Neither side disputes that Torres-Aguilar pleaded guilty to the felony of illegally reentering the United States after previously being deported. Therefore, "[i]n these circumstances, the `special' condition recommended in § 5D1.3(d)(1) is as standard as those conditions in § 5D1.3(c)," which the Sentencing Guidelines specifically refer to as the "standard" conditions of supervised release. Asuncion-Pimental, 290 F.3d at 95.
Torres-Aguilar attempts to distinguish Asuncion-Pimental from the instant case, noting that the Second Circuit's holding involved a condition in the judgment barring a felon from possessing a "firearm," not a "dangerous weapon." Without question, the Second Circuit found support for its conclusion that the firearm prohibition, found in § 5D1.3(d)(1), was a standard condition of a felon's supervised release because "the specific condition that Defendant not possess a firearm is largely only a clarification of the more general mandatory condition that he not break the law." Id. at 94. Despite Asuncion-Pimental's reference to the illegality of a felon's possessing a firearm, later cases have clarified that this was not the dispositive factor in the case. Instead, the Second Circuit has extended its holding to encompass all of the conditions of supervised release recommended in § 5D1.3(d), as long as the defendant meets the specific prerequisites enumerated by the Sentencing Guidelines. See, e.g., United States v. Thomas, 299 F.3d 150, 154 (2d Cir. 2002) (holding that the "failure to articulate . . . orally" that conditions § 5D1.3(d)(2) and (3) apply to a defendant's sentence of supervised release does not create a conflict with the judgment imposing these conditions); cf. id. at 154-55 (holding that a condition in the judgment, which does not appear in the Sentencing Guidelines and is "not necessary to clarify or carry out any of § 5D1.3's mandatory or standard conditions," must be mentioned in the oral pronouncement of sentence if it prohibits the defendant from engaging in non-criminal behavior).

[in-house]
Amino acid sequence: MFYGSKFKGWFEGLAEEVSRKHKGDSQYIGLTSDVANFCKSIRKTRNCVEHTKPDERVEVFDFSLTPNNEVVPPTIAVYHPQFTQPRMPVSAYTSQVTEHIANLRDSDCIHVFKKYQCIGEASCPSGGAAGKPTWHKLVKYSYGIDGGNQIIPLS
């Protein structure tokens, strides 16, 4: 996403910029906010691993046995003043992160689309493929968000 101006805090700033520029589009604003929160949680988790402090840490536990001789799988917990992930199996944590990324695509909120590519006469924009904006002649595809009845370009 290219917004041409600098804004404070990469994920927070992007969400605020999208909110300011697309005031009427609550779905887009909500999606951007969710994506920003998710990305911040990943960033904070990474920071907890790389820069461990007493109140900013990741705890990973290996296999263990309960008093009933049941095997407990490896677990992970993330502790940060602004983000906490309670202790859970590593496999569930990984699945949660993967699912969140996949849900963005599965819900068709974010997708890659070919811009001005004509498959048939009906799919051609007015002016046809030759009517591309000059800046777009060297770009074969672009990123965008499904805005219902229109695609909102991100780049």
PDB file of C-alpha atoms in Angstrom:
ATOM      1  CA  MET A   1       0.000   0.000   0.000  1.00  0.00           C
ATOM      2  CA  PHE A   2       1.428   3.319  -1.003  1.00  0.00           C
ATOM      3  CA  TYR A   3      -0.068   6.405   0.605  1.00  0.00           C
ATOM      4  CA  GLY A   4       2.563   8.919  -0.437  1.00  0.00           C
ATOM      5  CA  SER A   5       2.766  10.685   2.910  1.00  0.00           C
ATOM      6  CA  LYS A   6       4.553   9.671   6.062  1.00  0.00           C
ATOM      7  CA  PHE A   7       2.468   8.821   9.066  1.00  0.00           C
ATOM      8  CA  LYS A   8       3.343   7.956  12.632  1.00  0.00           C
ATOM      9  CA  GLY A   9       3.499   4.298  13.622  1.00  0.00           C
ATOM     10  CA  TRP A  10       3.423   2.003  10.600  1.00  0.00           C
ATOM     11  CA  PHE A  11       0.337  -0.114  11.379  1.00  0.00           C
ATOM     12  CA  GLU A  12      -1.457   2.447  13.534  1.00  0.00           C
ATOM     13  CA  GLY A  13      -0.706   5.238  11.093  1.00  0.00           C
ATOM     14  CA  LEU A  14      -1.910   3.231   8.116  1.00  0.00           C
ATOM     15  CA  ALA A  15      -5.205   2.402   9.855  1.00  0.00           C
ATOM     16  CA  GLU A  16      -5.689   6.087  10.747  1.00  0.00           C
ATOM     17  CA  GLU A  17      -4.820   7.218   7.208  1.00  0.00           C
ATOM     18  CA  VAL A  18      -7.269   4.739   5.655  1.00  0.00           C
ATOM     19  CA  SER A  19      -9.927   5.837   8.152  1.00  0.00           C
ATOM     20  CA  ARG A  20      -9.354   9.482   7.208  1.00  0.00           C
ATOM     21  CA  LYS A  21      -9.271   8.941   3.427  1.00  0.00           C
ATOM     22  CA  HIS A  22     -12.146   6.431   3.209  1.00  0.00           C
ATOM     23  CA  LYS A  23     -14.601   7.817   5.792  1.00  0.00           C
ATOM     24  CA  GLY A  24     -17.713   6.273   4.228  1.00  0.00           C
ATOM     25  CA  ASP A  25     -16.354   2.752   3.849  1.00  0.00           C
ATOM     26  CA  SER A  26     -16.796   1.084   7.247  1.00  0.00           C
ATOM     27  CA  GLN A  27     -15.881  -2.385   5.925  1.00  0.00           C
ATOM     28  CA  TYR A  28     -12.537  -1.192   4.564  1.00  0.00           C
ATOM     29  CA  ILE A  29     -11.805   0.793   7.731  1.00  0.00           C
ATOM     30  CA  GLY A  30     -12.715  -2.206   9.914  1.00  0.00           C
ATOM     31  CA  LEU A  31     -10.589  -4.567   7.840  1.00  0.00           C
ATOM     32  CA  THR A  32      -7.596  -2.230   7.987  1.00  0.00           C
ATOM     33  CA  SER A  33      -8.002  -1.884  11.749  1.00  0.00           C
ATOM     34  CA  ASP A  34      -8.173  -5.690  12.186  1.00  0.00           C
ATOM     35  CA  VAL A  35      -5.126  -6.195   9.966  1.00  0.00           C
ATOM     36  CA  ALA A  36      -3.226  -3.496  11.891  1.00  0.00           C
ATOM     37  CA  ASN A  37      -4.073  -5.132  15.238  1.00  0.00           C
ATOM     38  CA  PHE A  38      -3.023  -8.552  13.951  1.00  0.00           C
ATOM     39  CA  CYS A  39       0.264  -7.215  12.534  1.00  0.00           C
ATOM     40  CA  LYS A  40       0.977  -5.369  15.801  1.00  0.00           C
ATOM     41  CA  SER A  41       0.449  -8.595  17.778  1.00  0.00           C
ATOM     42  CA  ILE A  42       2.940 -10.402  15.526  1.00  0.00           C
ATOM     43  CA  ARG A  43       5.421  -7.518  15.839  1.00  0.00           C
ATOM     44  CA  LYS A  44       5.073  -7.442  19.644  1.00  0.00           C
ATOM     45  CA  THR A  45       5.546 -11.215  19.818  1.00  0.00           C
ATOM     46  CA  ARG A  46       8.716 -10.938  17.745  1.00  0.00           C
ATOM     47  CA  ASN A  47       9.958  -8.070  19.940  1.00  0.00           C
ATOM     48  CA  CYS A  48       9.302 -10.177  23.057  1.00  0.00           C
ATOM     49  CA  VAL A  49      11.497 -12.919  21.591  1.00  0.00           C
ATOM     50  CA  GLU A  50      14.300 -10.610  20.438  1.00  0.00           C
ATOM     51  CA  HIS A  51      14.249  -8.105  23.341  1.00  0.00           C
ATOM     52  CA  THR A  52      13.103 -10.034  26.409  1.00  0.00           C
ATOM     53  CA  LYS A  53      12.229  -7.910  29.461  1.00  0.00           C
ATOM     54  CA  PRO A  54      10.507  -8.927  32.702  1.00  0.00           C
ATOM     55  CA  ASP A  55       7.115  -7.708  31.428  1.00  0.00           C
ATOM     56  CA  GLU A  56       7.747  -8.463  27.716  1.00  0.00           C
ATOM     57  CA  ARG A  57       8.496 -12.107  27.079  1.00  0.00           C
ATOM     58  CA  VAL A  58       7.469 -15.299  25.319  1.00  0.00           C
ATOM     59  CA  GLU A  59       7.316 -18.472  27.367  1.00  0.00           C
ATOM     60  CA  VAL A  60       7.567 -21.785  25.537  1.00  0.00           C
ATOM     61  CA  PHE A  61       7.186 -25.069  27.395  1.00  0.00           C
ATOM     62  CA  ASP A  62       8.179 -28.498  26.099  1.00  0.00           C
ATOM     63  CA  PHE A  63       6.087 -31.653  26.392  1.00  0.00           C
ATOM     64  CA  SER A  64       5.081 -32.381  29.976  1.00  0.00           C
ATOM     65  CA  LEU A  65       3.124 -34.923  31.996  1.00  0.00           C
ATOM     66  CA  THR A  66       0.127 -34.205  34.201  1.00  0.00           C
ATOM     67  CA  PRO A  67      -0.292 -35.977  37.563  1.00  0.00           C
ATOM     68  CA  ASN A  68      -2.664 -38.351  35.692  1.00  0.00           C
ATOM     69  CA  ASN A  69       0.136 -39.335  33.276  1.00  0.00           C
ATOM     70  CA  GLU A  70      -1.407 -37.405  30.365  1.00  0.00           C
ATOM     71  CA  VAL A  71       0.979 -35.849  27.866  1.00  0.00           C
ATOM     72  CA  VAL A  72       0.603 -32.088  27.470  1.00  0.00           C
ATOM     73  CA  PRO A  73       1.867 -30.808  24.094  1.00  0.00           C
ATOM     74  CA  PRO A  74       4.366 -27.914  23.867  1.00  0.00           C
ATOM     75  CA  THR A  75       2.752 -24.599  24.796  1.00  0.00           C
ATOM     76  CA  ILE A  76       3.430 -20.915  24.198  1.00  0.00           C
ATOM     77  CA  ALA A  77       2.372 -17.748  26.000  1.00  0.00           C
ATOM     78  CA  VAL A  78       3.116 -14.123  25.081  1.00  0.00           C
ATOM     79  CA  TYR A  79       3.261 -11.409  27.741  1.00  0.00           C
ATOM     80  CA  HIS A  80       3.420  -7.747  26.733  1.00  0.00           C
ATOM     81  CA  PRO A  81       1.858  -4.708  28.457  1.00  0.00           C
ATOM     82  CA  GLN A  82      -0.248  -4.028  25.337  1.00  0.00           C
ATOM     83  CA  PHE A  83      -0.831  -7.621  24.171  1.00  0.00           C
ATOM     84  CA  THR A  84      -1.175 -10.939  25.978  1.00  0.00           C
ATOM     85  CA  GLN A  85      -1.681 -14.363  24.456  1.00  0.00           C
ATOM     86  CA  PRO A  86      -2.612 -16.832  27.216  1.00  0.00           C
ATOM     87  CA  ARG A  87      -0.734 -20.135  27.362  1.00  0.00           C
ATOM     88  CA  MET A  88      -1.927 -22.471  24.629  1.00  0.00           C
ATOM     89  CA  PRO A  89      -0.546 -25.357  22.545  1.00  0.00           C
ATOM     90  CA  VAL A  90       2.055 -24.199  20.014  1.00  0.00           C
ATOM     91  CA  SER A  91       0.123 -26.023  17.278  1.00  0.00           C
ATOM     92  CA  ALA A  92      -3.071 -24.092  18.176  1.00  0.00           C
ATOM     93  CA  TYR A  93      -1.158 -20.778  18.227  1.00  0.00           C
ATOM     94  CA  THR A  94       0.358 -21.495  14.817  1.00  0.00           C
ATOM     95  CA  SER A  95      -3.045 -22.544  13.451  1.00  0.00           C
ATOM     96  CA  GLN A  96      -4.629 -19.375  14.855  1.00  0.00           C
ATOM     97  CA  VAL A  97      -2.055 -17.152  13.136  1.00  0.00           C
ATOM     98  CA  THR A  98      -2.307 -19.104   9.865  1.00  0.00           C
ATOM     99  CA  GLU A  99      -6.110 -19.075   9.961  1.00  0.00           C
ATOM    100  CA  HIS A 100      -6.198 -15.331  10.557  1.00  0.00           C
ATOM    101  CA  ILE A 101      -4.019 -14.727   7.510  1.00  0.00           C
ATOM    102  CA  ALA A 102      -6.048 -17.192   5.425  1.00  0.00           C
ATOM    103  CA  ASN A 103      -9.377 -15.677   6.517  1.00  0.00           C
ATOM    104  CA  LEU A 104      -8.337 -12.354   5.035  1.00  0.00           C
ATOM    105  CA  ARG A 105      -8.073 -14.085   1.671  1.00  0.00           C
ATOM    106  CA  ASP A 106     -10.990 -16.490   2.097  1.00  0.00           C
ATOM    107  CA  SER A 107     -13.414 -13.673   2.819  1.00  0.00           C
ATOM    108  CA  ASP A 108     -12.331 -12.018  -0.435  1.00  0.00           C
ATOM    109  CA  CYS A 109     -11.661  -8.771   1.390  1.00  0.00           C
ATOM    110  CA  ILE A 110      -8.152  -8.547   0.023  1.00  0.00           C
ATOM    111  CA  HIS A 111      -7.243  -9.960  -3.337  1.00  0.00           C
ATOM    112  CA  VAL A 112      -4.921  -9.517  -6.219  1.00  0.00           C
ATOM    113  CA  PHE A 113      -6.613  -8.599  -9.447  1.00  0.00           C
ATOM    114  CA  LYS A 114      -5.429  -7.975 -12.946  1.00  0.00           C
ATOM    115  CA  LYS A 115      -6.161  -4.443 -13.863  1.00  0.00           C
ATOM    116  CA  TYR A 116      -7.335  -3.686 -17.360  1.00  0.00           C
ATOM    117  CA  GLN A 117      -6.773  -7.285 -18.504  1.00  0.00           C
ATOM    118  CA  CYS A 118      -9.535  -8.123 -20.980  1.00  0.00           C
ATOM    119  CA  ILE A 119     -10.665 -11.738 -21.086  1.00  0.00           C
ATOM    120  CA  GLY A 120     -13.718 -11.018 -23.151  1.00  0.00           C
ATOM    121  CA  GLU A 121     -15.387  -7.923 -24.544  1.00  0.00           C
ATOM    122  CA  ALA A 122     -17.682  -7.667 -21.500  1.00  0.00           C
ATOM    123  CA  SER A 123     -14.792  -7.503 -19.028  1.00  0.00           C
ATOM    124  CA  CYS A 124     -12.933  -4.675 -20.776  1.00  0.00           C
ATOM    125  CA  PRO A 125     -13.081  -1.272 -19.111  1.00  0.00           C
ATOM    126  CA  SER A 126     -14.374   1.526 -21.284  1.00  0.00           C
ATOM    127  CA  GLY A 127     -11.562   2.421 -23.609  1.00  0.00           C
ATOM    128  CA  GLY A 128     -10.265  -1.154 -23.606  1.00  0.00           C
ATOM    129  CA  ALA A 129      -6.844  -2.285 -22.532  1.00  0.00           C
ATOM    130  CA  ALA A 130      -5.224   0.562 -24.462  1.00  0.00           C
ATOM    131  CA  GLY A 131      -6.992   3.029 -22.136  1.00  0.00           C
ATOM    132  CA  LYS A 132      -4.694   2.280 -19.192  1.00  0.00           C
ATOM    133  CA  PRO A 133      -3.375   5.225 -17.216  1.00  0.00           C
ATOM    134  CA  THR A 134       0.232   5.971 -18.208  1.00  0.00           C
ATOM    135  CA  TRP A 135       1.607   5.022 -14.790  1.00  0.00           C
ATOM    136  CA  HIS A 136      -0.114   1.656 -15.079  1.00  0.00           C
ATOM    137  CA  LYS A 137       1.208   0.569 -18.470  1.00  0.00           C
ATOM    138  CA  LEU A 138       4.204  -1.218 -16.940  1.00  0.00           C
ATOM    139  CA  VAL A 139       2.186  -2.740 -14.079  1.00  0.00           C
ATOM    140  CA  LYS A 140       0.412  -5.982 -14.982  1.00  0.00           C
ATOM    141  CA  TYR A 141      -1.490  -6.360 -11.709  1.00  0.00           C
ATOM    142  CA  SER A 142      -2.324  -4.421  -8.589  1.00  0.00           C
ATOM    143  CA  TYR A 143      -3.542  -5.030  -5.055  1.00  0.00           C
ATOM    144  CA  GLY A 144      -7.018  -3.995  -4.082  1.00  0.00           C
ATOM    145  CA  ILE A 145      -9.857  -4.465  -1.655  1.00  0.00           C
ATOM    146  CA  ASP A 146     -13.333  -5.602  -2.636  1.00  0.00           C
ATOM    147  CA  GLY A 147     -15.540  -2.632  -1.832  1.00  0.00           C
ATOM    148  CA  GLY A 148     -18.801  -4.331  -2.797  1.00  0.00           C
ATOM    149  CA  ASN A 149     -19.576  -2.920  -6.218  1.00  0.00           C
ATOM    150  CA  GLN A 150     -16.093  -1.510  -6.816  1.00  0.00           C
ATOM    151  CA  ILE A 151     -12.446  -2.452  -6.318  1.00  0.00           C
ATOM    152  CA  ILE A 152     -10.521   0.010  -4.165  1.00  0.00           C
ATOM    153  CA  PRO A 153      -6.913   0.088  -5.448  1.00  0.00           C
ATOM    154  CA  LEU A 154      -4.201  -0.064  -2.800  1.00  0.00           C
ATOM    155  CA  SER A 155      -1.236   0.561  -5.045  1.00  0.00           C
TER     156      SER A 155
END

We are persuaded by the logic of the Second Circuit's rule. If the district court orally imposes a sentence of supervised release without stating the conditions applicable to this period of supervision, the judgment's inclusion of conditions that are mandatory, standard, or recommended by the Sentencing Guidelines does not create a conflict with the oral pronouncement. Instead, "`[t]he written judgment simply clarifie[s] the meaning of that sentence by specifying what the supervision [is meant] to entail.'" Warden, 291 F.3d at 365 (quoting Truscello, 168 F.3d at 63); see also Jacques, 321 F.3d at 265 ("Because these conditions were ordered in accordance with the Guidelines' recommendations, . . . their inclusion in the written judgment presents no conflict with the oral sentence and is permissible."). Therefore, because the Sentencing Guidelines recommend that all defendants who have been convicted of a felony be prohibited from possessing any "dangerous weapon" during the term of supervised release, we find that this condition of Torres-Aguilar's sentence was standard and did not conflict with the district court's oral pronouncement of sentence.
Our conclusion is reinforced by this court's recent observation, in Vega, that the "Mandatory and Standard Conditions of Supervision" set forth in judgment form AO 245B have been formally adopted as the standard conditions of supervised release in the Southern District of Texas. 322 F.3d at 853 (referring to General Order No. H-1996-10). Importantly, the district court used form AO 245B in the instant case, and the prohibition against Torres-Aguilar's possession of a "dangerous weapon" is one of the conditions appearing on the form.
Accordingly, the defendant's judgment is AFFIRMED.